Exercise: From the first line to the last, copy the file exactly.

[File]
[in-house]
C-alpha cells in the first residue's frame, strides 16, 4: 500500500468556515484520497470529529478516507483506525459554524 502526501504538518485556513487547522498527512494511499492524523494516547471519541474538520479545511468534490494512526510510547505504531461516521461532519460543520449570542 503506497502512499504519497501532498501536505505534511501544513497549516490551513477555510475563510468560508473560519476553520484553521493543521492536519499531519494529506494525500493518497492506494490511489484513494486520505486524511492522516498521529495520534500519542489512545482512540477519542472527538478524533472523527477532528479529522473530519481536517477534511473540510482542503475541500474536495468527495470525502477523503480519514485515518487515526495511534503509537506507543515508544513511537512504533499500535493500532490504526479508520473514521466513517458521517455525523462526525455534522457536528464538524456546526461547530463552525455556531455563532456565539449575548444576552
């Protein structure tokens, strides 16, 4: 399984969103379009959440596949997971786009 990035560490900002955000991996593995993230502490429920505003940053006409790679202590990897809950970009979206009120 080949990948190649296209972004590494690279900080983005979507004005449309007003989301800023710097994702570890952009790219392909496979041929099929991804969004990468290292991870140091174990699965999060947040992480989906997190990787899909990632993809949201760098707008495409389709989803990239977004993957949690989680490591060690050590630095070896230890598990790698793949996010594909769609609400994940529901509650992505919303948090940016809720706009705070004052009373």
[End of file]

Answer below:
[in-house]
C-alpha cells in the first residue's frame, strides 16, 4: 500500500468556515484520497470529529478516507483506525459554524 502526501504538518485556513487547522498527512494511499492524523494516547471519541474538520479545511468534490494512526510510547505504531461516521461532519460543520449570542 503506497502512499504519497501532498501536505505534511501544513497549516490551513477555510475563510468560508473560519476553520484553521493543521492536519499531519494529506494525500493518497492506494490511489484513494486520505486524511492522516498521529495520534500519542489512545482512540477519542472527538478524533472523527477532528479529522473530519481536517477534511473540510482542503475541500474536495468527495470525502477523503480519514485515518487515526495511534503509537506507543515508544513511537512504533499500535493500532490504526479508520473514521466513517458521517455525523462526525455534522457536528464538524456546526461547530463552525455556531455563532456565539449575548444576552
């Protein structure tokens, strides 16, 4: 399984969103379009959440596949997971786009 990035560490900002955000991996593995993230502490429920505003940053006409790679202590990897809950970009979206009120 080949990948190649296209972004590494690279900080983005979507004005449309007003989301800023710097994702570890952009790219392909496979041929099929991804969004990468290292991870140091174990699965999060947040992480989906997190990787899909990632993809949201760098707008495409389709989803990239977004993957949690989680490591060690050590630095070896230890598990790698793949996010594909769609609400994940529901509650992505919303948090940016809720706009705070004052009373």